Usually the most stressful situation for me is whether we can finally conceive, produce and deliver that collection. Even if I see something in my mind, I’m not entirely sure the designer will. But when it’s an actual created garment and it’s incredible, that is the best feeling.

How were you approached about doing your own reality show? Was it a difficult decision to make, seeing as you already have a busy work schedule?

Sundance and Authentic Entertainment (the production company) both approached me about this show and from the onset I was extremely excited about it.

I knew I wanted that level of authenticity to it, since it hasn’t existed on television yet. And I think we’ve delivered on that front. I’m a multitasker by nature. If I only had one thing to do, it would never get done, so layering on the show wasn’t a difficult decision. And in my eyes, I felt it really was just an extension of what I did day-to-day anyways.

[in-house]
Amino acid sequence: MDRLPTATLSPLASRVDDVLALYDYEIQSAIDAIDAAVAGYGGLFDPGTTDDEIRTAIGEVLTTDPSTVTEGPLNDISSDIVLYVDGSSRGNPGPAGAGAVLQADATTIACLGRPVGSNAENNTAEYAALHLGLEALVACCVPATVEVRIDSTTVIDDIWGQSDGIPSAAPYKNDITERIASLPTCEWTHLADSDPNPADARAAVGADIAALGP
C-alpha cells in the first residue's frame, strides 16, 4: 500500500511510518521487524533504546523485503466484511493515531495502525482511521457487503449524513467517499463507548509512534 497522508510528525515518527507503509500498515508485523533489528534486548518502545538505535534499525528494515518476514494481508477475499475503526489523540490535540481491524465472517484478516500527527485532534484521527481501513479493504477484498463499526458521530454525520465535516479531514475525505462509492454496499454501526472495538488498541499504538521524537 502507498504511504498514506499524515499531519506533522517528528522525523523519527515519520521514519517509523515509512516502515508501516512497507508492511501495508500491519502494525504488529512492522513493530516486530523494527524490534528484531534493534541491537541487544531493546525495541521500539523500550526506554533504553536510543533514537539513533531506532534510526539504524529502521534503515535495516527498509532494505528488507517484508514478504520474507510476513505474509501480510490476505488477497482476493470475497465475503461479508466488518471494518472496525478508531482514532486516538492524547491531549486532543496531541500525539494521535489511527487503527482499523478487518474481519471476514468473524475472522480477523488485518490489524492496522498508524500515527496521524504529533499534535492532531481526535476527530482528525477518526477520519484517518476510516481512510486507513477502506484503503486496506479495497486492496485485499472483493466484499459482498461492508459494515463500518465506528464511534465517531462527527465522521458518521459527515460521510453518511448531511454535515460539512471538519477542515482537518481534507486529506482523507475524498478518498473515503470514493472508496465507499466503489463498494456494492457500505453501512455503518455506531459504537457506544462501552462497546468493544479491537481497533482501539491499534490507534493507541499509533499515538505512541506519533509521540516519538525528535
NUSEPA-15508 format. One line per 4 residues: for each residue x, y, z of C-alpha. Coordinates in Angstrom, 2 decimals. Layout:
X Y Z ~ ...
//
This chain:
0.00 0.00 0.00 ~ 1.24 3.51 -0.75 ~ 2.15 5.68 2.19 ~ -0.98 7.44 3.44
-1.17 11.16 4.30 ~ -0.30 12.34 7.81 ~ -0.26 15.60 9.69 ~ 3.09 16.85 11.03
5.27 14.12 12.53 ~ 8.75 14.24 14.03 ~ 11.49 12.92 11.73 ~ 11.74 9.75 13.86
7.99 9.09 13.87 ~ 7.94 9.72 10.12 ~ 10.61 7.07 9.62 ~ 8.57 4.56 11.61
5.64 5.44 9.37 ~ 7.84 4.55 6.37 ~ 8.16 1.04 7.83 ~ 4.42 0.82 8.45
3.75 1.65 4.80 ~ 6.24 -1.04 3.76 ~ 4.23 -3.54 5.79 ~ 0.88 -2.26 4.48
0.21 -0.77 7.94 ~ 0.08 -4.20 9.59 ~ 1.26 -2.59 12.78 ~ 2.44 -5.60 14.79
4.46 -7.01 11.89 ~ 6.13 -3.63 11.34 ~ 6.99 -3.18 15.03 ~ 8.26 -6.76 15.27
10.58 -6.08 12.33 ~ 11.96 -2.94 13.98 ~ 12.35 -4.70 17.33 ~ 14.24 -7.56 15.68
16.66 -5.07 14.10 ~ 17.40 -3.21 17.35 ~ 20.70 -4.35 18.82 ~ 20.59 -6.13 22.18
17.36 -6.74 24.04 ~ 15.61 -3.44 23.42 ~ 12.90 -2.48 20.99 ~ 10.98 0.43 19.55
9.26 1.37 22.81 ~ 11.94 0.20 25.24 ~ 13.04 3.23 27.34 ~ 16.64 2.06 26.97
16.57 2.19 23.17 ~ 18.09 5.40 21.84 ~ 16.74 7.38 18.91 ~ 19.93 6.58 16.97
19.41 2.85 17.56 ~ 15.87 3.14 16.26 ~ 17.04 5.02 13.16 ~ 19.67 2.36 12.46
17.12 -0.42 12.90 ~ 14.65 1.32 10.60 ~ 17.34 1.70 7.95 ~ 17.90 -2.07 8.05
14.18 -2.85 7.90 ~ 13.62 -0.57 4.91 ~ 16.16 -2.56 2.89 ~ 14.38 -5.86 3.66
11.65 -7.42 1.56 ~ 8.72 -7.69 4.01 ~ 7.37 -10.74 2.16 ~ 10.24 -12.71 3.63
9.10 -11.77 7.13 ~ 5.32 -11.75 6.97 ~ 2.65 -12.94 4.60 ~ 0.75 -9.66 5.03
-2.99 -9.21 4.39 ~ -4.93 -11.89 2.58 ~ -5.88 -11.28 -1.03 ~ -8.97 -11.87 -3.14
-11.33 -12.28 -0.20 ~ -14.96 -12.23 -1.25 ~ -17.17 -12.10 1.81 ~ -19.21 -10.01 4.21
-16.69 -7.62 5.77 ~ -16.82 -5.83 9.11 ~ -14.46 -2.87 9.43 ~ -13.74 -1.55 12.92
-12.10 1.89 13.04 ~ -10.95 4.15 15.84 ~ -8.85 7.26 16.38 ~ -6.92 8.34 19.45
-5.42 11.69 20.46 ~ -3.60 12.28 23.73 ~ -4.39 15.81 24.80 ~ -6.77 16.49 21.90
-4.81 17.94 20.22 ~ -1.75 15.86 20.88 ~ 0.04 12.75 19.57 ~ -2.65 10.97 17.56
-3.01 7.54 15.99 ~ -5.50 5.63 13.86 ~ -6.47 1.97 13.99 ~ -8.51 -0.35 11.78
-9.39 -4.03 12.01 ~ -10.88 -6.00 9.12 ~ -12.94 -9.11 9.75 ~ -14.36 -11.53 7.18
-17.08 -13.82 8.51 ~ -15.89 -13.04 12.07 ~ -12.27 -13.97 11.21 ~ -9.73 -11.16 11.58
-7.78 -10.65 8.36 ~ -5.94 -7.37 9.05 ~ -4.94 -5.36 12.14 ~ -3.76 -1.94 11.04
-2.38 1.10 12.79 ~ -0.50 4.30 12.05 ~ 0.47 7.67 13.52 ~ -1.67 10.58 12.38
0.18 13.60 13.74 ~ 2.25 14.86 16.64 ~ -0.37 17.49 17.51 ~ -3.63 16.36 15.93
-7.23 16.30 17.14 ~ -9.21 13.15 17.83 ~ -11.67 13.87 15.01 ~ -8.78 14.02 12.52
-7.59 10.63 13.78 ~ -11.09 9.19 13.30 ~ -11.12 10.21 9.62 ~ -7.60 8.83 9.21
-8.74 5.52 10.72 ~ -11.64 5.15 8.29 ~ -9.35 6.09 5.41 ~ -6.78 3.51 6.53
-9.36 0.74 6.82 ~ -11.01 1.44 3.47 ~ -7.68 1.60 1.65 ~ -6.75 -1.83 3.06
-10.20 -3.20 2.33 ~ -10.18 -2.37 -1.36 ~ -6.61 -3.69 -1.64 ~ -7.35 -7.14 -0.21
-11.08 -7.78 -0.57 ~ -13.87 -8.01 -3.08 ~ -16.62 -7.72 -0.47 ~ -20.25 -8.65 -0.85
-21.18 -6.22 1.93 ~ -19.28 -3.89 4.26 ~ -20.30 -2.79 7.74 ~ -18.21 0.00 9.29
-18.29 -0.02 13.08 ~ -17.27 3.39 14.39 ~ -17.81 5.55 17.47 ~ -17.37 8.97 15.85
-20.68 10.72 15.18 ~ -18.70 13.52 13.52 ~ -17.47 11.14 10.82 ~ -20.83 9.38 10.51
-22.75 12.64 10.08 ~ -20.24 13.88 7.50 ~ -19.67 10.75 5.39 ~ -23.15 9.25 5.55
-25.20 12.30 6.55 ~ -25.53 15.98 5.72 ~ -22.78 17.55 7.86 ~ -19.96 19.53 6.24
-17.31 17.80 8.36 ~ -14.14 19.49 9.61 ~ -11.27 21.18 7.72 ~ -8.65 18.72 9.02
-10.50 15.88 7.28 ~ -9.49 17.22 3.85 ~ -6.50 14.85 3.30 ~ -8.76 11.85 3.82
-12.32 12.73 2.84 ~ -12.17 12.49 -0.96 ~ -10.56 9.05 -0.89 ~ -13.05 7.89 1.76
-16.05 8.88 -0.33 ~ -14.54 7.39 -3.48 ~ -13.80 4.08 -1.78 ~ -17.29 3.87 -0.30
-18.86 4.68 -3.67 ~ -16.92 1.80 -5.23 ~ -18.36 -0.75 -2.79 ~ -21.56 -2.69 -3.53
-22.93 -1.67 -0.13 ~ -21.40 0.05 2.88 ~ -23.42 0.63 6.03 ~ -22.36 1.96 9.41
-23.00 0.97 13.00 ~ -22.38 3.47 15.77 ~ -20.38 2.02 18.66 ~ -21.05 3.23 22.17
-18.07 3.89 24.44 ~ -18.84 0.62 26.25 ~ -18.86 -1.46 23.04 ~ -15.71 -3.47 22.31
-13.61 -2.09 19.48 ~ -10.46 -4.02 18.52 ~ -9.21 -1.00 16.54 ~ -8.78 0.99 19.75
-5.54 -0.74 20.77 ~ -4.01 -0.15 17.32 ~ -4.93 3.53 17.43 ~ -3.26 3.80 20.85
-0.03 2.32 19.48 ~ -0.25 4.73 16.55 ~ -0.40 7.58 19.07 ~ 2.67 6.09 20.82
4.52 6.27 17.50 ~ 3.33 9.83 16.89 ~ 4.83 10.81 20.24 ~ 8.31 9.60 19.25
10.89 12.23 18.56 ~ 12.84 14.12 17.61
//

What is the best piece of advice that you could give a young designer with dreams of making it big, who may be watching the show?

Have a point of view. This may seem obvious but I’ve seen so many young designers “inspired” by what they’re seeing on the runways. That almost never works. We already have so much access to “runway ideas” at great prices, so [it’s] better to have an idea, or point of view, that is uniquely your own. Good or bad, if it’s organically who you are, people will notice.

You can catch All On The Line With Joe Zee on the Sundance Channel Fridays at 9:30 p.m.

Short URL: http://lgbtweekly.com/?p=18448

Posted by on Dec 8, 2011. Filed under Entertainment News, Top Highlights. You can follow any responses to this entry through the RSS 2.0. You can leave a response or trackback to this entry